With the key to his apartment back in his taxi, Joe retrieved the spare from the small box he kept buried under the half-dead shrub in front of the building. He hurried inside with it before his neighbors could catch him in the dreaded gown.

Safely inside his little apartment, Joe went directly to the fridge. He grabbed two beers, reconsidered, and put one back. He wanted to have a cathartic chat with his ex-wife, not sob drunkenly at her about being abducted by a maniac and experimented on. He doubted if she would appreciate that after six months of total silence.

Joe popped the tab and took a long swallow. He sighed and refused to put it off any longer. He picked up the telephone, wandered into the living room with it, and dug the number out of his memory.

The phone rang twice and then a woman's voice said, "Hello?"


"Yes. Is that…is that you, Joe?"


"You're on the news, you know. CNN. I couldn't believe it, but there can't be that many Joe Savoca's that drive taxis. They said you and a woman had been kidnapped by one of those costume criminals and that you were in the hospital. But this is your home number on my caller ID."

"I hate hospitals, so I left. I'm all stitched up and-" Joe dissolved into the sobbing mess he'd tried to avoid. His wife followed suit.

For the rest of the night, both of them cried, reminisced, exorcised old regrets and grievances, and made up for lost time.

As Joe and Wendy came to ultimate peace with each other, Danielle ate birthday cake. Sophia's neighbors had chipped in and bought her a small cake, as well as a few cheap presents. Garbanzo, Sophia's overweight tabby, mewled and did a figure-eight around Danielle's legs.

Spitting in the face of such soul-enriching activities as reconciliation via telephone and eating cake, Scarecrow donned his mask and gathered enough fear toxin to destroy the minds of a dozen men. The night was dark, nearly moonless, and it would provide plenty of cover. He would work through the pain and shame of his failures by basking in the wretched screams of his new successes.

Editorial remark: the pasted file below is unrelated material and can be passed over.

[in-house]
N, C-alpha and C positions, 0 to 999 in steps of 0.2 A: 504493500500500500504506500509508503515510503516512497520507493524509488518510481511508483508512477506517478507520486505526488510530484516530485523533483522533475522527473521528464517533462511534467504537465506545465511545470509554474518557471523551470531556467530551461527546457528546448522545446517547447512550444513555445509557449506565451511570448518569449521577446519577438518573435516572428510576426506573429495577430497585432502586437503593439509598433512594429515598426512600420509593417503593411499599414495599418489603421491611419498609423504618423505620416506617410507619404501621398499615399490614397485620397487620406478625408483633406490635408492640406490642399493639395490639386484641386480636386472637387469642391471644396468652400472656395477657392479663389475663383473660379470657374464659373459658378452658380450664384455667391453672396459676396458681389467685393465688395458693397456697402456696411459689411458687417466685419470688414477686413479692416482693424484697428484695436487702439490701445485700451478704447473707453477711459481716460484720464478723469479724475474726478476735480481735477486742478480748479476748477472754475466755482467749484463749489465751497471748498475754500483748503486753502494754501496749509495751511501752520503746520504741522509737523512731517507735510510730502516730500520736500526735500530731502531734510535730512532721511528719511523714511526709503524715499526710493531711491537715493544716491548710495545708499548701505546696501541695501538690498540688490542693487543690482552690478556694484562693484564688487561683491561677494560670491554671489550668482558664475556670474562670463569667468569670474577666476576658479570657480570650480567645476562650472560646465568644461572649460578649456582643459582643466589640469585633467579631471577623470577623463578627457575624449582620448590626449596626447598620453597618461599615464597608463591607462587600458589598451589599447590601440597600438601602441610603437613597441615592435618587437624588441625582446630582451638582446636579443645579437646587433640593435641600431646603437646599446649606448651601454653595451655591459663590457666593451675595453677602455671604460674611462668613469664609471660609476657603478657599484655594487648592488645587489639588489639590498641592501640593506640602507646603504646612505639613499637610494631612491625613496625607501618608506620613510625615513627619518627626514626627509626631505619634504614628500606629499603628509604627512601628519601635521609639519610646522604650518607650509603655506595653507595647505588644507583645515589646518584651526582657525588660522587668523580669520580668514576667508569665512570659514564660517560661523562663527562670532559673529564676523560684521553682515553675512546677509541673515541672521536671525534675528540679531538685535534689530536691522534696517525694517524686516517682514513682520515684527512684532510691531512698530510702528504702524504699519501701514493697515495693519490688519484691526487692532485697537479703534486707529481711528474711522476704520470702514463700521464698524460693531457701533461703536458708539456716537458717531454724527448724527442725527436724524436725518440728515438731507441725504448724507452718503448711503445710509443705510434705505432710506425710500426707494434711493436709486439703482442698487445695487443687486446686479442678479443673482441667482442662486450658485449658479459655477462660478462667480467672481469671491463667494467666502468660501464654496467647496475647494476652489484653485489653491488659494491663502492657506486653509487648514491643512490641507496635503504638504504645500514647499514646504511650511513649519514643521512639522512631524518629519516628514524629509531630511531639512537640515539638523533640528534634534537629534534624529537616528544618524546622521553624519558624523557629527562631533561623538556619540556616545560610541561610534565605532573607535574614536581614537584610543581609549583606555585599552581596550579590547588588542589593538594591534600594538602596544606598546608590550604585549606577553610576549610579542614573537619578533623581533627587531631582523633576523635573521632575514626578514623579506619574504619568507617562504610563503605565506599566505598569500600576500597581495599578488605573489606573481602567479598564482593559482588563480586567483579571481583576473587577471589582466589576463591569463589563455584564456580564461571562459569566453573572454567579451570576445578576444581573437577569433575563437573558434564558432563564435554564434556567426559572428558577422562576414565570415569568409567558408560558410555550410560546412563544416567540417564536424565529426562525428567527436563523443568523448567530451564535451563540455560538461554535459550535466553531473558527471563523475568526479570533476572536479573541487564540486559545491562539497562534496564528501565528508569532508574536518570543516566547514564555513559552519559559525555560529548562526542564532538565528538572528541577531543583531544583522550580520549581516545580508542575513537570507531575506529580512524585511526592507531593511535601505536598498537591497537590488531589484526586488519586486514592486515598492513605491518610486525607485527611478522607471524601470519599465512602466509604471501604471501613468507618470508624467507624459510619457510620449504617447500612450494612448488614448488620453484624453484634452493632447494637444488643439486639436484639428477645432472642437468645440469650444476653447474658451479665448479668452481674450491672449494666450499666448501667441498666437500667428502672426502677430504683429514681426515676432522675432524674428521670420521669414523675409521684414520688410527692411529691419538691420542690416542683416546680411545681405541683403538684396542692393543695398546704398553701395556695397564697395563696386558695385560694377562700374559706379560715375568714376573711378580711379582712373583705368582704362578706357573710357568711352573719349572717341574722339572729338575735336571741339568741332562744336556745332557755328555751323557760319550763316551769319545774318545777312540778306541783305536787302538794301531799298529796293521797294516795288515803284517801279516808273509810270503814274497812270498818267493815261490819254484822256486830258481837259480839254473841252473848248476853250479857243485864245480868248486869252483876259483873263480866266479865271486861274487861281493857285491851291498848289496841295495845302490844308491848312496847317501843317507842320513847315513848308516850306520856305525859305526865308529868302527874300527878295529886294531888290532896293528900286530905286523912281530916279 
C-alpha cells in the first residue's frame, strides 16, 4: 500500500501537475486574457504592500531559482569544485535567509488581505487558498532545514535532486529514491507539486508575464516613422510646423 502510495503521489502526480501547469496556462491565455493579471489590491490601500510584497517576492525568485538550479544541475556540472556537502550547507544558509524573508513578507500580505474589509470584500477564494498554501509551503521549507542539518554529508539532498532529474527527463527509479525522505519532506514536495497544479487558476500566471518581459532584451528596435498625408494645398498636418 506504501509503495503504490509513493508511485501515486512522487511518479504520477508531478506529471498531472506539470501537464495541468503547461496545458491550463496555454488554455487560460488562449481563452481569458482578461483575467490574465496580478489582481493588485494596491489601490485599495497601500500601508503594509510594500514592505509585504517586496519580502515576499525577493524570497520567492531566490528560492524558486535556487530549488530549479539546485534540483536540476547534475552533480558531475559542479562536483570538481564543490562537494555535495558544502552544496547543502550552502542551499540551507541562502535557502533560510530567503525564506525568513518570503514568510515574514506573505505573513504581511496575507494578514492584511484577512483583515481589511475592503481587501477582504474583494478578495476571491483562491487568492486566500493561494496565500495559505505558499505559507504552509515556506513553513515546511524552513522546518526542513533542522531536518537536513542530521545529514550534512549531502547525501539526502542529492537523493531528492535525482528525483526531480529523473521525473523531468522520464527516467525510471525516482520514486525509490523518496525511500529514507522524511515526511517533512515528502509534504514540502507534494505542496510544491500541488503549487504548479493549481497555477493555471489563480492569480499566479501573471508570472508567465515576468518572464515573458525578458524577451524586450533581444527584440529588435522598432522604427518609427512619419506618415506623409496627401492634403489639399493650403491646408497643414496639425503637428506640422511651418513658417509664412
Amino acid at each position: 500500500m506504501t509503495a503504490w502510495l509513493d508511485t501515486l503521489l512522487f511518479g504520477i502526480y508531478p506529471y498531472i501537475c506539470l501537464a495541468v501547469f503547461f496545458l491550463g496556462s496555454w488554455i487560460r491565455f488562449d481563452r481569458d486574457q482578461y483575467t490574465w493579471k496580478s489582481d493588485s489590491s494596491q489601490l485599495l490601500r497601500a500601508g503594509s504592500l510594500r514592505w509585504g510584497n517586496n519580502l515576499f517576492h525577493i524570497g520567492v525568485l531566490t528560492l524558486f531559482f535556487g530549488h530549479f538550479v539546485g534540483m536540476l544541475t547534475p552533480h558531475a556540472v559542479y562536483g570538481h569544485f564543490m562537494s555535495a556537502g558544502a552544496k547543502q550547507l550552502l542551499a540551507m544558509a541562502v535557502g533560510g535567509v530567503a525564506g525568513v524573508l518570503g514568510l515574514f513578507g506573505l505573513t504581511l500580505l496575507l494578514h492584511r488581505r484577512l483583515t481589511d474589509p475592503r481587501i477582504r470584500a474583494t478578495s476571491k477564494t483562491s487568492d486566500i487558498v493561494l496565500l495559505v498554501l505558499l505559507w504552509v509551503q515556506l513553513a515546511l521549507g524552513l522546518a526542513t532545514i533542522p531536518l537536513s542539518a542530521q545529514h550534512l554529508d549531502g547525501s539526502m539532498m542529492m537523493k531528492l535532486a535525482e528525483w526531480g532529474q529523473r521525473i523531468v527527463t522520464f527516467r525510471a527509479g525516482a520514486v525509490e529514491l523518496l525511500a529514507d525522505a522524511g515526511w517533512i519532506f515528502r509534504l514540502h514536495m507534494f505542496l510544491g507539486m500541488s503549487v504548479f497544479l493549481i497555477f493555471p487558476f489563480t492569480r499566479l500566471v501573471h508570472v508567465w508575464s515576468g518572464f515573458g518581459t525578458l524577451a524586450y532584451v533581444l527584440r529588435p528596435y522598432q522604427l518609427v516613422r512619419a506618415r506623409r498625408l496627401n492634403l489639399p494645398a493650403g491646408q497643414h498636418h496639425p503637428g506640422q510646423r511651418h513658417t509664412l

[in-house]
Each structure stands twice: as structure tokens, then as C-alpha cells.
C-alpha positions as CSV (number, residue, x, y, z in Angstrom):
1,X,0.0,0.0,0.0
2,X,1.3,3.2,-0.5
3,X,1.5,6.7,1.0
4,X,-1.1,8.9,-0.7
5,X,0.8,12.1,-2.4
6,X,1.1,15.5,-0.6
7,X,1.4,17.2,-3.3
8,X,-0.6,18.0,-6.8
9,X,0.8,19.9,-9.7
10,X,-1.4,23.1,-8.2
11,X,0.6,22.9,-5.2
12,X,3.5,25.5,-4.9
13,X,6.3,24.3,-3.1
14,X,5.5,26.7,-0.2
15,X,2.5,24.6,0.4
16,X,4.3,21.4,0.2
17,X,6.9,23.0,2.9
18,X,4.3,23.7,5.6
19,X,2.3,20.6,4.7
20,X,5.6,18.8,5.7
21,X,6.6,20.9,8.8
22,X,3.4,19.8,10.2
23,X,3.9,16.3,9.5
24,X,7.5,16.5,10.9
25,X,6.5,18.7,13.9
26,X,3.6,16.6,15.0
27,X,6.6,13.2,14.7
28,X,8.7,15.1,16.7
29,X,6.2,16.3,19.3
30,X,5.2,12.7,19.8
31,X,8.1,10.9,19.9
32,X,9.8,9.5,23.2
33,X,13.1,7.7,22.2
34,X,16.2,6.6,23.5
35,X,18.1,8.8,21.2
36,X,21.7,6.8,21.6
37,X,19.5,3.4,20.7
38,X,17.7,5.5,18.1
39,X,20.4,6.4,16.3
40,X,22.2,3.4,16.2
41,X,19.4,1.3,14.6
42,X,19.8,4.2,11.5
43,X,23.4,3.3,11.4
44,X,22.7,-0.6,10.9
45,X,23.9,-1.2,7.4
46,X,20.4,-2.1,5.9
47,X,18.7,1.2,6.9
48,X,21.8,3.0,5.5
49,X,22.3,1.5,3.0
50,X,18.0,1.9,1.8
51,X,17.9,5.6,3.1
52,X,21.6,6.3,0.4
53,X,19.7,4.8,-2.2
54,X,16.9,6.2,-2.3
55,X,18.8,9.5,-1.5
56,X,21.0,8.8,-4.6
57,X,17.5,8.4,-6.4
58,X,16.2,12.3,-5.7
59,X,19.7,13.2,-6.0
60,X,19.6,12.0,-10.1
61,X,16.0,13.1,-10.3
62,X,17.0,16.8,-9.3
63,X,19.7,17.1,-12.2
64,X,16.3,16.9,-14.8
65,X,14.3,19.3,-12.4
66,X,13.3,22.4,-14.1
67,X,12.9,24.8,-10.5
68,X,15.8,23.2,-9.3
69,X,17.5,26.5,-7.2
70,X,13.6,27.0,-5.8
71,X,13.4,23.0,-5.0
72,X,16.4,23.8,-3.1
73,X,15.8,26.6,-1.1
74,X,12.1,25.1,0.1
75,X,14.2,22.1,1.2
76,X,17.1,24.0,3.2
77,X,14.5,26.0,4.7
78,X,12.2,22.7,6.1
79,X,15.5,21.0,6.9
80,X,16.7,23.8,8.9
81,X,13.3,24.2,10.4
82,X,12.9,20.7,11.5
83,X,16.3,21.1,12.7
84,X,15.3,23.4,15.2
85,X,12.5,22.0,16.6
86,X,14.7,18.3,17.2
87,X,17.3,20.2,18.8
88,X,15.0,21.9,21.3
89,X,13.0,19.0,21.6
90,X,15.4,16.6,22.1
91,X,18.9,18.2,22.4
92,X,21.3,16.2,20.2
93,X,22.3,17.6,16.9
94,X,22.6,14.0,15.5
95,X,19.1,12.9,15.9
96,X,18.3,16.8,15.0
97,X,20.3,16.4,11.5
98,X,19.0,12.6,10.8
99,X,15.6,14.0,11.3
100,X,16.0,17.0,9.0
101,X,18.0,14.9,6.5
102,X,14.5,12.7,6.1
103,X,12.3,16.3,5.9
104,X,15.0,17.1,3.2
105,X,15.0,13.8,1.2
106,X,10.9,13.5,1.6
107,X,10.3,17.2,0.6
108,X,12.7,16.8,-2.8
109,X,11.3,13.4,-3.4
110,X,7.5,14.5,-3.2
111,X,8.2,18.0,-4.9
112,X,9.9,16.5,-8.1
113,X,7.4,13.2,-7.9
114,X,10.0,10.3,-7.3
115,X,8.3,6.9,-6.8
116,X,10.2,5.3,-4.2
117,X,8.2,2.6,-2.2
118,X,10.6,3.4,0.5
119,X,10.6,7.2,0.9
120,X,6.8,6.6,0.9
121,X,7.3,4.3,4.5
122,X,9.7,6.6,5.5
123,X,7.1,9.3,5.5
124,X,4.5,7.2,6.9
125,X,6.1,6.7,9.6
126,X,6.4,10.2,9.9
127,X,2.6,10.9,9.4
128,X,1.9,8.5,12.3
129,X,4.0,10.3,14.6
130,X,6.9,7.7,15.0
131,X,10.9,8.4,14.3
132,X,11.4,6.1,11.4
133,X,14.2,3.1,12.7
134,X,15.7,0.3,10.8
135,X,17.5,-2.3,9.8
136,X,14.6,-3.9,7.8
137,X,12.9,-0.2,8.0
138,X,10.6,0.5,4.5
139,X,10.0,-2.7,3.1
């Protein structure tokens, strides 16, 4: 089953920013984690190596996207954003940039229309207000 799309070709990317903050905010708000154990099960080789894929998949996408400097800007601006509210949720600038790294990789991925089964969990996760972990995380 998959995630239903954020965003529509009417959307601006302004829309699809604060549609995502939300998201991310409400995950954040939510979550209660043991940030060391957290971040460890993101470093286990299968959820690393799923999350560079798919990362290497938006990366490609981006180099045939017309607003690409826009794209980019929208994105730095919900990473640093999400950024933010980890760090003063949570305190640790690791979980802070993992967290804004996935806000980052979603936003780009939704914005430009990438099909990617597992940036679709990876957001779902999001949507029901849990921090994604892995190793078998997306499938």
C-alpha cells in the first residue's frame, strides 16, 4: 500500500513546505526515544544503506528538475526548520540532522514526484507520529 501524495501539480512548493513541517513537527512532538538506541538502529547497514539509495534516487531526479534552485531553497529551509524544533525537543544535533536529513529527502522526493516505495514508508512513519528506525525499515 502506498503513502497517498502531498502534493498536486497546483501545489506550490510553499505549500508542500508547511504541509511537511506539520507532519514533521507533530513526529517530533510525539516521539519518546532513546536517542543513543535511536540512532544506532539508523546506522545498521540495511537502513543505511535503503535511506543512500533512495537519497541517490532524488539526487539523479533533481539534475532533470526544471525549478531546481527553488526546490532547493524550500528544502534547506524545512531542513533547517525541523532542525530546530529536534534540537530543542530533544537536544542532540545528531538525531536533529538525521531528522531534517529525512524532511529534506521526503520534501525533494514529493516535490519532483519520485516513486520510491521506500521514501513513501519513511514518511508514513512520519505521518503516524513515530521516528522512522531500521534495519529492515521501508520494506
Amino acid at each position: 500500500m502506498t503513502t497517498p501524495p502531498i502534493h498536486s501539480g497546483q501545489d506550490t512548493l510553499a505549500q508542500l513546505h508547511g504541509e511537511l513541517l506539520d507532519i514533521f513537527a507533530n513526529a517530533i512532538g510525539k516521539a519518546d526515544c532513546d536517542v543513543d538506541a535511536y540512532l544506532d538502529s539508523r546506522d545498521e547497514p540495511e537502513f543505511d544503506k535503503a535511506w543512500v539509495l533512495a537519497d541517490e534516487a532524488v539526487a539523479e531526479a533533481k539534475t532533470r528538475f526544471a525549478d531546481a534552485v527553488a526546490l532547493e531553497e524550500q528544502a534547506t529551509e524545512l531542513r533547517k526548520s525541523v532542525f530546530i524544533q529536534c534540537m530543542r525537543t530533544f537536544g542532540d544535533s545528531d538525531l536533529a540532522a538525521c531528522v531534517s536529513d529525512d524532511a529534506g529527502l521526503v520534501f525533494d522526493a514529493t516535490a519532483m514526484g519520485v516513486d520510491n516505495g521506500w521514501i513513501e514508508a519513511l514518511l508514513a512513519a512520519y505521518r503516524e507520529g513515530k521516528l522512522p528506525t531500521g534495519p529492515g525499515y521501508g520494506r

By the time dawn came creeping, would Scarecrow be completely rid of his hate over Joe and Danielle's audacity to escape him? Probably not. Would he crawl in the window come morning utterly exhausted and completely satisfied? Maybe. Would the entire city know the Master of Fear had been a very busy boy, sowing his chemical terror and reminding everyone of his power? That was plausible.


And here's bonus material!

Detective Bullock never did get his dollar back.

Stephens recovered completely, and he and Benson spent an entire Saturday watching old cartoons. He enjoyed it immensely, though he pretended not to.

Zsasz was shipped back to Arkham, where he discovered nobody gave a crap about his scars, as the Joker's were much more interesting. He was not pleased.

Thomas Schiff continued to work for the Scarecrow, and spent a good deal of his time terrified Scarecrow would, out of boredom, experiment on him for fun.

Joe's taxi was given a new pair of tires, and Joe loved it more than ever.

Danielle's suitcase was returned to her, and Scarecrow did not steal any of her bras.

THE END (seriously)

Thank you, everyone, for your continued support and reviews. Without your comments, there's no way in hell I could have written this 100,000 word behemoth. What a long strange trip it's been, and I thank you all from the bottom of my heart for taking the journey with me.

I have no specific random question, but anything you'd like to ask or talk about, feel free to write it in the review. If you're signed in, I'll be sure to PM you.

I love you all, and I expect to have something (hopefully a new chapter for Revenge of the Nerds) posted in the near future. Until then, Night Monkey signing off.